Regional Anesthesia

Our goal at SAMBA is to provide our members with concise, up-to-date, and evidence-based information that can be of help with regional anesthesia education and clinical decision-making.

The management of postoperative pain in the ambulatory surgical setting can be challenging. The use of regional anesthetic techniques, along with multimodal systemic analgesics and pain risk stratification, can be of significant benefit in postoperative analgesia.

Please keep in mind that responsibility for all regional anesthetic techniques and clinical decisions ultimately rests with the clinician.

Regarding regional anesthetic techniques, many members have found in-person training to be most beneficial. If you would like to practice hands-on scanning for “must-know” blocks, we encourage you to attend the ultrasound workshops at our annual SAMBA meeting.

Read more with our Regional Anesthesia education resources.

  • Acute and Chronic Pain in the Ambulatory Setting

Perioperative Systemic and Chronic Pain Management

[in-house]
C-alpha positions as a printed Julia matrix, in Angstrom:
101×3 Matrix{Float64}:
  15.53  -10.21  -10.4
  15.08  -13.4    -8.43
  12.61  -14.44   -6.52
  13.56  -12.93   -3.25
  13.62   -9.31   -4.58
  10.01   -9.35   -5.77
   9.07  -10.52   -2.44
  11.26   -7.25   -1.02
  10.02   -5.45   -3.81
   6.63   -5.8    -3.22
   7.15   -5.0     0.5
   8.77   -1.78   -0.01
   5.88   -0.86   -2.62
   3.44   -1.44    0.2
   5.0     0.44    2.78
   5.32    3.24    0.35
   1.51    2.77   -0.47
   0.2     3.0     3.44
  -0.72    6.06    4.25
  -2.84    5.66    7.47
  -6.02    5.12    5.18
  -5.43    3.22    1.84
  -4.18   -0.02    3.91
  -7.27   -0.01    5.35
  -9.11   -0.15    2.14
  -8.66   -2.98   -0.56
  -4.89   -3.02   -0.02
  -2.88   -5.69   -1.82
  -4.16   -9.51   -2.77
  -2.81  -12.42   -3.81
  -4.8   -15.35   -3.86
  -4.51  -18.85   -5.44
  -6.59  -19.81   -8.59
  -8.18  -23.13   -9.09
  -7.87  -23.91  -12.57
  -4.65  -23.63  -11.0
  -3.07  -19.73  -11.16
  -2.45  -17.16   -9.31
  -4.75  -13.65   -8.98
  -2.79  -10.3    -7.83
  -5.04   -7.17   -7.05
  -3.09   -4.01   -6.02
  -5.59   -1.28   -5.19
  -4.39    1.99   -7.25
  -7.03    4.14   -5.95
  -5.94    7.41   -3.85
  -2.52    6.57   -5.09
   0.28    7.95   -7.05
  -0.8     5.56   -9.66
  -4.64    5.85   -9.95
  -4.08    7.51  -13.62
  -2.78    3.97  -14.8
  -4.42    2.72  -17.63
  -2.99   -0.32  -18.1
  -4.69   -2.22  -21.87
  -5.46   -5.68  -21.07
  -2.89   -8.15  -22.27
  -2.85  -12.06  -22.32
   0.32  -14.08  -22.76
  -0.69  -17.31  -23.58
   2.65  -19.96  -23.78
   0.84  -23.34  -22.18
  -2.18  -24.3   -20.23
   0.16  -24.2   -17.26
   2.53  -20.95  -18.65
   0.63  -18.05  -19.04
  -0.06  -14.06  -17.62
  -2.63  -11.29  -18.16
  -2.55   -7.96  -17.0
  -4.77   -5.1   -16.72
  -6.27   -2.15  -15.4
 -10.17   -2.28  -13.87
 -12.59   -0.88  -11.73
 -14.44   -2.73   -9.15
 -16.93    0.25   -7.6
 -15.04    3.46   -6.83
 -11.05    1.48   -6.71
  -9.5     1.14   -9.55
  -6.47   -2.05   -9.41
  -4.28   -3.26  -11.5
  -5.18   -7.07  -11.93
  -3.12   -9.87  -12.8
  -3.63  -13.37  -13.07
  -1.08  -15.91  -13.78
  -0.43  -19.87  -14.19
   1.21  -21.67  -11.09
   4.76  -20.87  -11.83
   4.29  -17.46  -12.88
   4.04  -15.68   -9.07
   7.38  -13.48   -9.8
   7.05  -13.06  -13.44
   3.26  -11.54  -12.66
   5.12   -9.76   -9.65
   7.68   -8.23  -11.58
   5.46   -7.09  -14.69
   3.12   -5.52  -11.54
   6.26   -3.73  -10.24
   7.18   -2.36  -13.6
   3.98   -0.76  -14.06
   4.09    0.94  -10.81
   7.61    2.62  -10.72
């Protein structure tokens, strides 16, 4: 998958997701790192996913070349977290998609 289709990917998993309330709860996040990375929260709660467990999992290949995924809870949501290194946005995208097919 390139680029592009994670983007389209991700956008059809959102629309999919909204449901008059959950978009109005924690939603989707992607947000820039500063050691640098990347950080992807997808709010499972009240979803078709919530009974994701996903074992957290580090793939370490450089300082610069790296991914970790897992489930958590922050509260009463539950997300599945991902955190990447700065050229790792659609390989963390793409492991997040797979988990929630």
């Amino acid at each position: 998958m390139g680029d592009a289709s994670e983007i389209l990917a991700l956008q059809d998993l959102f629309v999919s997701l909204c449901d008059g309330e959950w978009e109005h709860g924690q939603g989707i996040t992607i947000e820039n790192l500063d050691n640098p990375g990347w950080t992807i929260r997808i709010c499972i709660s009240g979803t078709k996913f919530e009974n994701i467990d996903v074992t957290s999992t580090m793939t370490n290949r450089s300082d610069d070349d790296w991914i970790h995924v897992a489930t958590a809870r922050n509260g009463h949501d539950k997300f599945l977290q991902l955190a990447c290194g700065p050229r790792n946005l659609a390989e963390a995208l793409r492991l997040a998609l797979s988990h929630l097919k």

• Ultrasound-Guided Regional Anesthesia
  • The Basics of Ultrasound

New to ultrasound? Check out these resources to help you get acquainted with the basics!
Ultrasound Basics
Ultrasound Quick Reference for Peripheral Nerve Blocks
Basic Blocks Image Bank (2018)

  • Upper Extremity Peripheral Nerve Blocks – What you need to know

 Brachial Plexus Blocks

  • Lower Extremity Peripheral Nerve Blocks – What you need to know

 Lower Extremity Blocks

  • Common (and not-so-common) Troubleshooting Issues

What do you do when a patient calls back complaining of a leaking nerve catheter? When do they need to come back for the surgical center for an in-person evaluation?

Fear not, the following tip sheet may be of use:

Troubleshooting Nerve Catheters and Blocks

  • Anticoagulants and Regional Anesthesia

For neuraxial techniques, deep plexus blocks, and peripheral nerve blocks at non-compressible sites, it is useful and necessary to be familiar with the most recent recommendations regarding anticoagulation. While SAMBA does not make recommendations regarding the performance of these regional anesthesia techniques in the presence of anticoagulant medications, the society encourages members to refer to the American Society of Regional Anesthesia (ASRA) and European Society of Regional Anesthesia (ESRA) for the most recent recommendations and guidelines.

SAMBA Neuraxial Anticoagulant Guideline 2018

As a member, you will have access to concise information on:

Acute and Chronic Pain in the Ambulatory Setting

Ultrasound-Guided Regional Anesthesia

Image Bank for peripheral nerve blocks